[6] 30/08/2019 - Dernière modification le 24/09/2019 Imperia Impéria was a Belgian automobile manufactured from 1906 until 1948. Products of the Ateliers Piedboeuf of Liège, the first cars were designed by the German Paul Henze. These were fours of 3, 4.9, and 9.9 liters. /.../ Impéria produced a monobloc 12 hp (8.9 kW) in 1909; in 1910 the company merged with Springuel. The factory producing Impéria-Abadals from about 1916; in 1921, it built three ohc 5·6-liter straight-eights. These were quickly replaced by an ephemeral ohc 3-liter 32-valve four which was capable of going 90 mph (140 km/h). This was followed by an 1100 cc side-valve 11/22 hp four designed by Couchard, one of the first cars ever built with a sunroof. Its engine rotated counter-clockwise, and its transmission brake also served as a servo for those on the front wheels. In 1937 a six of 1624 cc appeared; this had been available in three-carburettor Super Sports form from 1930. Over the course of four years Impéria took over three other Belgian car manufacturers: Métallurgique (1927), Excelsior (1929), and Nagant (1931). From 1934 until the company folded it built mainly front-wheel-drive Adlers with Belgian-made coachwork. The company merged with Minerva in 1934, but they split in 1939. After 1948 Impéria assembled Adlers and Standard Vanguards under license. After Standard decided to set up a new factory in Belgium, the factory was left without work and had to close doors in 1957. In 1925, the company hired Louis de Monge as chief research engineer. Some of his work included torsion bar suspension and automatic transmissions. De Monge left in 1937 to join Ettore Bugatti for whom he would design the Bugatti 100P racer plane. In addition to its production in Belgium, Impéria made a number of cars in Great Britain; these were assembled at a factory in Maidenhead. Rooftop test track Around and on top of the factory buildings, there was a test track over 1km long. The track was built in 1928. The test drivers used the roads of the village, a road with a lot of bends. Speeding and high revving engines made the population mad and they were no longer willing to support the factory. The only solution was to build a test track within the factory and using the football field of the local football club. The ring started within the factory, then over the roof which gave a track of about one kilometre. Only Fiat had a similar track. This little test track became an attraction in the region. A little causeway allowed people to climb onto the nearside hill to watch the spectacle of car testing over the factories roofs. And now Now most of the buildings are occupied by a firm of construction, and a few sheds and batiments are so ruined that the roof risks to collapse. There are still two vehicles (under the dust and the building materials), among which one may be an Imperia model. From Wikipedia, the free encyclopedia.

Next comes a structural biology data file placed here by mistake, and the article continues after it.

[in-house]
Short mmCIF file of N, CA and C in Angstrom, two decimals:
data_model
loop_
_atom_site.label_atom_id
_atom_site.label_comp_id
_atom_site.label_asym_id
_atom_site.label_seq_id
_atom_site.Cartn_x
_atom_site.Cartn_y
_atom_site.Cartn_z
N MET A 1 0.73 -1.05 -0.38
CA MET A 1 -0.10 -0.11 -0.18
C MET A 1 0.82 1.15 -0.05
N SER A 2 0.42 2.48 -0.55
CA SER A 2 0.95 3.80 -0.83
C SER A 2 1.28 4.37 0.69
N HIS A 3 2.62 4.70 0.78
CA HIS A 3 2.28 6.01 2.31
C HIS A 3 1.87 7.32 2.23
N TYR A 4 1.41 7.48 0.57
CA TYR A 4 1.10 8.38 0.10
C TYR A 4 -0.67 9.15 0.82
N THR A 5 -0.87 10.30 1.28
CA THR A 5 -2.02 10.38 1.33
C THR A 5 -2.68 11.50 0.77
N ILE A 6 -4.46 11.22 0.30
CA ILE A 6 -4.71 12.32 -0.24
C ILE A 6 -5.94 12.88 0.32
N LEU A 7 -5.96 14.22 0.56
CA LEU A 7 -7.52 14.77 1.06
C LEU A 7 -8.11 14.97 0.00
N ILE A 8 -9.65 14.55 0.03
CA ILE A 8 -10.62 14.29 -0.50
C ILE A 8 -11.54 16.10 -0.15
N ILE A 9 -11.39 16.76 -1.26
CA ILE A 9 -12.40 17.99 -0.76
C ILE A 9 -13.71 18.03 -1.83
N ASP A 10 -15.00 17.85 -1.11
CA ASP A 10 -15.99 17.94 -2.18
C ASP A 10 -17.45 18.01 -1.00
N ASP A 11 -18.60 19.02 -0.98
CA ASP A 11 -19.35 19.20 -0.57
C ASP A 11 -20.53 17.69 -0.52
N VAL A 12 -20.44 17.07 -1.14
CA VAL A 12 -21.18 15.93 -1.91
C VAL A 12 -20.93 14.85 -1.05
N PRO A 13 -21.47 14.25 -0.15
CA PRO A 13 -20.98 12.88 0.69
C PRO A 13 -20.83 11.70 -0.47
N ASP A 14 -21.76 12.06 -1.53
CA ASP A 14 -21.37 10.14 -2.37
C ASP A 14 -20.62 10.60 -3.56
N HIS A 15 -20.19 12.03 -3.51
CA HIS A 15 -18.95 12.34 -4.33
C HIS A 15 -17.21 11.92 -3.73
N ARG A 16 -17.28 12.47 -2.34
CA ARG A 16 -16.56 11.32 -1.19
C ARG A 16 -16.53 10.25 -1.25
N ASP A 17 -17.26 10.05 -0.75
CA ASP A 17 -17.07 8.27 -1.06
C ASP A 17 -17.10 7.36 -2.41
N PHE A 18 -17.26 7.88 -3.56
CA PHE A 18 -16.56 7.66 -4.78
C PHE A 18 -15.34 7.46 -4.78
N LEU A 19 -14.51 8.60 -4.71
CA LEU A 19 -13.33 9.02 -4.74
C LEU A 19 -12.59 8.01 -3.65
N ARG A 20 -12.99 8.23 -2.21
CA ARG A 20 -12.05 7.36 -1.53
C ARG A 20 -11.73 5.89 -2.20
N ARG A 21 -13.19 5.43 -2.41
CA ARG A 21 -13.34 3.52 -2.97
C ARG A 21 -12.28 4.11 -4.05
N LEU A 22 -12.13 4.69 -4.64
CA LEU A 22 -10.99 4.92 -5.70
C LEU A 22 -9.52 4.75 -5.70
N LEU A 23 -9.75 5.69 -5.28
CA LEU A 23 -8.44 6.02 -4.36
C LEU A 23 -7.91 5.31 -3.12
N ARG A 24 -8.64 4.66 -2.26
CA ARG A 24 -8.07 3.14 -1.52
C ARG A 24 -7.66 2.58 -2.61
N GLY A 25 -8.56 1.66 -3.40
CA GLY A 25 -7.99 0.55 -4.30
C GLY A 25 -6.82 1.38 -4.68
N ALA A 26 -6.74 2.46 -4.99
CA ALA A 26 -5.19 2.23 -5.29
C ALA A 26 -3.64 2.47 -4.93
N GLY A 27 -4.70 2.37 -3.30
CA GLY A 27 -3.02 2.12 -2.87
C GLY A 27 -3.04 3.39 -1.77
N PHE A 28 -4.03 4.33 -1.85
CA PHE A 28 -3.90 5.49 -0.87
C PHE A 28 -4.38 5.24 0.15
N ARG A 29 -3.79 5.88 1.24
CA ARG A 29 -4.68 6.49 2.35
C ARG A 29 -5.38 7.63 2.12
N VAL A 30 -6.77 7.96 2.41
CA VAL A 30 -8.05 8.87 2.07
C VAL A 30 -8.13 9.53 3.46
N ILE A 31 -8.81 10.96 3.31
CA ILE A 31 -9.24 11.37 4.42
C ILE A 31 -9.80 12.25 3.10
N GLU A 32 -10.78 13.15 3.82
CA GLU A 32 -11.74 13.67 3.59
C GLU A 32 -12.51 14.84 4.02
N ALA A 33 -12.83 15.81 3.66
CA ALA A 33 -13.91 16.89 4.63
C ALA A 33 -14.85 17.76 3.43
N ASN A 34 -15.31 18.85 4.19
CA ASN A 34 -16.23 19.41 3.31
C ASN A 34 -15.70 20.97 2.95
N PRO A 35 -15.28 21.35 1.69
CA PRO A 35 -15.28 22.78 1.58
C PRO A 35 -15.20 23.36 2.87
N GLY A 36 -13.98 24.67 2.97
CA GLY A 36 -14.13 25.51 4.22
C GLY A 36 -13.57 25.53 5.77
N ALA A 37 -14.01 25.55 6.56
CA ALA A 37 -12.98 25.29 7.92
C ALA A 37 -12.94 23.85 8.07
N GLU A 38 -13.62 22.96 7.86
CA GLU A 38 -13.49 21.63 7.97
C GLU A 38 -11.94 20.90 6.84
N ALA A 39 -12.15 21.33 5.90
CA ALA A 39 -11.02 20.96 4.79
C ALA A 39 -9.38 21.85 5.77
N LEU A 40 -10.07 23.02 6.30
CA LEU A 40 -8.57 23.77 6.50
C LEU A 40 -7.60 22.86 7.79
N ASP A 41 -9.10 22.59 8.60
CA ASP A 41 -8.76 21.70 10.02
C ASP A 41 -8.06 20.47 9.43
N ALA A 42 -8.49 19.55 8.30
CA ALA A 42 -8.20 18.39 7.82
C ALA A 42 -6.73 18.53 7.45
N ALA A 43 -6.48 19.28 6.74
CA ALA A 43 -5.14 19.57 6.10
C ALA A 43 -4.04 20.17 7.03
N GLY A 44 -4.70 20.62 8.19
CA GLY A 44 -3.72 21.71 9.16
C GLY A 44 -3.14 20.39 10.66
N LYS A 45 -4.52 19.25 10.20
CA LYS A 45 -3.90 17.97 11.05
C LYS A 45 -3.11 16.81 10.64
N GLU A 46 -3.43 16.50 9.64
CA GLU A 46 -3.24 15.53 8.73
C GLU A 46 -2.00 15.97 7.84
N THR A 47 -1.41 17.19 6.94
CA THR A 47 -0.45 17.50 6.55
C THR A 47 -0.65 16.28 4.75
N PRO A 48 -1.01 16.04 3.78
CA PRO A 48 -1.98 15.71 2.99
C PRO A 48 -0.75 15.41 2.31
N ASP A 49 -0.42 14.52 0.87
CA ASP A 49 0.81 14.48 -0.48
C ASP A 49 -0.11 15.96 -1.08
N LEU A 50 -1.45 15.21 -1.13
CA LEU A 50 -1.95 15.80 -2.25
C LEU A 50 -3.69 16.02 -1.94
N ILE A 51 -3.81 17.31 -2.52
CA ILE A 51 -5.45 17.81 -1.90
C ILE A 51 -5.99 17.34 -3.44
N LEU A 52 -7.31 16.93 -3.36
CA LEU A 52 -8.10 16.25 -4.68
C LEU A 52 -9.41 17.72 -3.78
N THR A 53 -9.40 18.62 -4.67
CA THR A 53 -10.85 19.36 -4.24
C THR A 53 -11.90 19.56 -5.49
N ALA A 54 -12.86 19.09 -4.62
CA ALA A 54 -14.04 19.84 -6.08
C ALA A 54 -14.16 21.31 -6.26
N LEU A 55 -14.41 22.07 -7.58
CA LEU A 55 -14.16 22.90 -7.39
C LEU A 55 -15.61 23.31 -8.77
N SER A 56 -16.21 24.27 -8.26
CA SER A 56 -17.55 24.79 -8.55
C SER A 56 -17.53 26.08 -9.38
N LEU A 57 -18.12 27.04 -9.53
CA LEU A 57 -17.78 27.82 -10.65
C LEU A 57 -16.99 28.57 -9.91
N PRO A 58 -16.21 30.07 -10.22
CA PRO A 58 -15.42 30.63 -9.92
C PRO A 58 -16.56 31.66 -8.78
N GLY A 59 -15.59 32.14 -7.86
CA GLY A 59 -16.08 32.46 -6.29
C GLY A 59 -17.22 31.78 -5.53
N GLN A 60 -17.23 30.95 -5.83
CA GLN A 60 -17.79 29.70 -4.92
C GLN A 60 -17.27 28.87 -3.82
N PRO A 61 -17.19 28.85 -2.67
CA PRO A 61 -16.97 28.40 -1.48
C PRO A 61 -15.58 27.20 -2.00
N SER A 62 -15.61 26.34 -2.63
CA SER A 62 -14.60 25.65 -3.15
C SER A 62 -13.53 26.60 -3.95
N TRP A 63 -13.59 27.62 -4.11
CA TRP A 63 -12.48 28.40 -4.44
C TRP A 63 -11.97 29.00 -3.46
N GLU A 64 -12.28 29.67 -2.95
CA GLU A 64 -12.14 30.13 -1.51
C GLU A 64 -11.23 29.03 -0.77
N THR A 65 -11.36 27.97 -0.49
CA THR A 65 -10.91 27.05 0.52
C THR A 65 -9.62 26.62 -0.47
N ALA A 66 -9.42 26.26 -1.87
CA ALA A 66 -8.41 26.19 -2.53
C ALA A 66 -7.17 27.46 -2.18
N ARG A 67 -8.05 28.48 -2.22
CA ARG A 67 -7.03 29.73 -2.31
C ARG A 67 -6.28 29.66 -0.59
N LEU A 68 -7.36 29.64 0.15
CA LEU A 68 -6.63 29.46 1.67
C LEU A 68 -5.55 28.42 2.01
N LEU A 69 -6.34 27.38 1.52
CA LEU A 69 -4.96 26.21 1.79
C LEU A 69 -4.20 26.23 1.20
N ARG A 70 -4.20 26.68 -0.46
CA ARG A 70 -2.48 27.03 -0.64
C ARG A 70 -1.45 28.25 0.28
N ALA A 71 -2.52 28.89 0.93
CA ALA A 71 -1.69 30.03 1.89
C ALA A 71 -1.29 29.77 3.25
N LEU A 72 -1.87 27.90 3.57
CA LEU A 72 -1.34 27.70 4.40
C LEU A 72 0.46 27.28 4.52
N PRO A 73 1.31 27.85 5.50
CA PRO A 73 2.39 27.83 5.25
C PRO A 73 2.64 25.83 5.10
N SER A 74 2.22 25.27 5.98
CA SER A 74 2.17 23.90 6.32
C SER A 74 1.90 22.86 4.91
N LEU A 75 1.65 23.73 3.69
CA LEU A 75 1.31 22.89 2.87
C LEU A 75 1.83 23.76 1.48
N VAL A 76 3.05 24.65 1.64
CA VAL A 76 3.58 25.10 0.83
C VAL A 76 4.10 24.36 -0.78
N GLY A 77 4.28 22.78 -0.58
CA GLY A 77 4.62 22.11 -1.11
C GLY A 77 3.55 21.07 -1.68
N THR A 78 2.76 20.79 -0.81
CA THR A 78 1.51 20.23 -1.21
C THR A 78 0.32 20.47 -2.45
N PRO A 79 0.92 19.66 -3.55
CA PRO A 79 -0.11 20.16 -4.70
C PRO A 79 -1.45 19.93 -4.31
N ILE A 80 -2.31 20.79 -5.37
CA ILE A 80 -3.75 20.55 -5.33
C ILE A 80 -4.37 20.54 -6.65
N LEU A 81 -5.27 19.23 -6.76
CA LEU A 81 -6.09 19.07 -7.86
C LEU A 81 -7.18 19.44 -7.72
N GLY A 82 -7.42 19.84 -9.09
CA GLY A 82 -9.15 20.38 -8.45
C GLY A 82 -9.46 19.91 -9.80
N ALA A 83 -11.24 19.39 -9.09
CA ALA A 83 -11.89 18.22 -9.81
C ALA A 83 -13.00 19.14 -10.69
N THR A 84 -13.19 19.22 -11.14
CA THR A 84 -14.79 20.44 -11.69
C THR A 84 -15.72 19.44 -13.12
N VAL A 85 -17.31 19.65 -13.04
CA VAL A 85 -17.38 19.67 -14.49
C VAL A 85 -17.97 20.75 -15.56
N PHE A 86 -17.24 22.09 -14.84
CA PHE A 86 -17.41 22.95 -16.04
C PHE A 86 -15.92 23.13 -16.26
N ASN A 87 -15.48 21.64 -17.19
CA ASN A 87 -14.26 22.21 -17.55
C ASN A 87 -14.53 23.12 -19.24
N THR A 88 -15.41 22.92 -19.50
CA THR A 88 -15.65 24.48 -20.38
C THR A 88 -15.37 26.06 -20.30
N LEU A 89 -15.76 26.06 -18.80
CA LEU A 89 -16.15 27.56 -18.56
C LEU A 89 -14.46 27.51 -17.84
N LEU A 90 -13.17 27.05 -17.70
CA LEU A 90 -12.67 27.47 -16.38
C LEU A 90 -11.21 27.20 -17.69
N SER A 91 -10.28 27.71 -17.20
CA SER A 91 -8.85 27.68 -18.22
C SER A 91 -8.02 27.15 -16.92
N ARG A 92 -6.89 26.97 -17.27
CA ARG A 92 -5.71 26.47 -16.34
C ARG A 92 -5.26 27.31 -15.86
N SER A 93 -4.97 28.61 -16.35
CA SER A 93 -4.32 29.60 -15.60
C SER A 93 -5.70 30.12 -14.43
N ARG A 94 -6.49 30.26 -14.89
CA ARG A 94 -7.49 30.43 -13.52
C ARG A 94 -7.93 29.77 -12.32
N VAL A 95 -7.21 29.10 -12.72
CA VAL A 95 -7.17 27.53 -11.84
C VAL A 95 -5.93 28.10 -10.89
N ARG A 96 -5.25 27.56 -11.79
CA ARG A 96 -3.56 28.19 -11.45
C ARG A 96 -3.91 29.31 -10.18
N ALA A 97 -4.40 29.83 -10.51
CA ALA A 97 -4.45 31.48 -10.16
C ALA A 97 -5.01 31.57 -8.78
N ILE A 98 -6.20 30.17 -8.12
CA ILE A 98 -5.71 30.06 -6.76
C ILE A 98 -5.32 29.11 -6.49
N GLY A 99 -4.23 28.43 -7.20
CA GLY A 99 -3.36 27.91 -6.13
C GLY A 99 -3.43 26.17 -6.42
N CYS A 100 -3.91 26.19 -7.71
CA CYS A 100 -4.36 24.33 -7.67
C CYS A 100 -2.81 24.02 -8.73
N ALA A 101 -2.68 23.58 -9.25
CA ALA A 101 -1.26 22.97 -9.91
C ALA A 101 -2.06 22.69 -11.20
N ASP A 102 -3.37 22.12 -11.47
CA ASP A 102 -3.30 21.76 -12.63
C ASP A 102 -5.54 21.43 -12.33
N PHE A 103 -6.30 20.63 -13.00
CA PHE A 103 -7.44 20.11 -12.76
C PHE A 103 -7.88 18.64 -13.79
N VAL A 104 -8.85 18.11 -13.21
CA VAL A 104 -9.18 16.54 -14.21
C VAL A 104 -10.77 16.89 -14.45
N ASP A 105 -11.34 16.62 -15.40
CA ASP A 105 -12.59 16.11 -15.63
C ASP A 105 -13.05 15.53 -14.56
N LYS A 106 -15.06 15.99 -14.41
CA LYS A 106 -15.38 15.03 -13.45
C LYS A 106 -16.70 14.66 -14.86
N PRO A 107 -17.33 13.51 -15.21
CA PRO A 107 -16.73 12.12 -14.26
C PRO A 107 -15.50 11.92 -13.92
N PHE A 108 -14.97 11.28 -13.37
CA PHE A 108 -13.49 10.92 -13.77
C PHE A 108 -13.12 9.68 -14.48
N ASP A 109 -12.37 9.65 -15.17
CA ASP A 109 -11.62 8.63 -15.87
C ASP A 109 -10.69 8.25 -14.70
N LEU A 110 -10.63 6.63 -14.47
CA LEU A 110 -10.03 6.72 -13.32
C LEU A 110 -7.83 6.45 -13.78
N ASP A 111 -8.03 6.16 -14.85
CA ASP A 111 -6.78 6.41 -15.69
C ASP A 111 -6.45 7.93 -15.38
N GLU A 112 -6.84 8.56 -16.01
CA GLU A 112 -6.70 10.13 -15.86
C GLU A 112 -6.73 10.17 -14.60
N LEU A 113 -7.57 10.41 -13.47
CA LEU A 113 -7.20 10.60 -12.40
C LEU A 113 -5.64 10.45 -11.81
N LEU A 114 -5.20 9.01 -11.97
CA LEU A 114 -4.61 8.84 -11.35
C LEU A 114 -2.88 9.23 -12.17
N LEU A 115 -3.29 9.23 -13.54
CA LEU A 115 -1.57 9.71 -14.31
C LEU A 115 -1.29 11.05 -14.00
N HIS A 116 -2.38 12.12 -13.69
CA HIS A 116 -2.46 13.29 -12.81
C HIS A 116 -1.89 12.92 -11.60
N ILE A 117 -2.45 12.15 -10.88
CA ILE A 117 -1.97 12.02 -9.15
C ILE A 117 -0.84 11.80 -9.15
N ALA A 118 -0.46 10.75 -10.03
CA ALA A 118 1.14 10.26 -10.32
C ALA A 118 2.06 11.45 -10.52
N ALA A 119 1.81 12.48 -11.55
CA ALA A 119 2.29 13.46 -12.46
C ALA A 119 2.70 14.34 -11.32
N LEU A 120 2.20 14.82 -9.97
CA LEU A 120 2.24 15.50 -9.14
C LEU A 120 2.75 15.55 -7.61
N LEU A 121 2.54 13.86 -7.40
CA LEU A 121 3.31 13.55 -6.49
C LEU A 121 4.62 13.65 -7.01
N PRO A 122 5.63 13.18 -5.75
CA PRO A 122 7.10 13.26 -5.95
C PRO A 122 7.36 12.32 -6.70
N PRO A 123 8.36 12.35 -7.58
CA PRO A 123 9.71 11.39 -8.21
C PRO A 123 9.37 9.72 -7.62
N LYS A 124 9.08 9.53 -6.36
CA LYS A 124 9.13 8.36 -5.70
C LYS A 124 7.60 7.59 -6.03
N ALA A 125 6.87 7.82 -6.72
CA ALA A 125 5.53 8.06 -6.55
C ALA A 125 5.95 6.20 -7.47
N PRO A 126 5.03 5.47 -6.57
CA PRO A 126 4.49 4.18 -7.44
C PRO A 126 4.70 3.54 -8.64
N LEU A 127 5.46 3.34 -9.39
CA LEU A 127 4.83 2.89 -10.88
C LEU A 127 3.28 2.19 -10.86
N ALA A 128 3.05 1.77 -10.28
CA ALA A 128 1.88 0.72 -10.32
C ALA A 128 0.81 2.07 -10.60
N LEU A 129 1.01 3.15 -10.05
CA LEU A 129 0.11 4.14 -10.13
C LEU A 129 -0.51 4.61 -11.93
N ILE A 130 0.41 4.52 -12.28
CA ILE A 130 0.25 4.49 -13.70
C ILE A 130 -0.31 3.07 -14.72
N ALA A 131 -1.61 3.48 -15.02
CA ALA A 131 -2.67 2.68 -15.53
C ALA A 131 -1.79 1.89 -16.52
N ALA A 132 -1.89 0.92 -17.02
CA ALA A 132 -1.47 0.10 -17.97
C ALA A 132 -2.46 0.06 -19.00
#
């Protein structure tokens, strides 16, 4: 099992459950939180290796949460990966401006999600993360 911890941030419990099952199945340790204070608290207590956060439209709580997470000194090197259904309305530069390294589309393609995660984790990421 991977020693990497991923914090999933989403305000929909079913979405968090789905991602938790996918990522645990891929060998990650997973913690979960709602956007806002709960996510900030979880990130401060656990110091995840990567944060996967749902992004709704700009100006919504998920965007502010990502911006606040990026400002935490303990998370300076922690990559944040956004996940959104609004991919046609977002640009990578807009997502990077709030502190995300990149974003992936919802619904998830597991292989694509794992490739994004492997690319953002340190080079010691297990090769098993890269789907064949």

Mot clé = cupi (titre ou description) | Niveau = 15

  • Usine Impéria, l'entrée moyenâgeuse
    https://www.gaudry.be > Photo > Galerie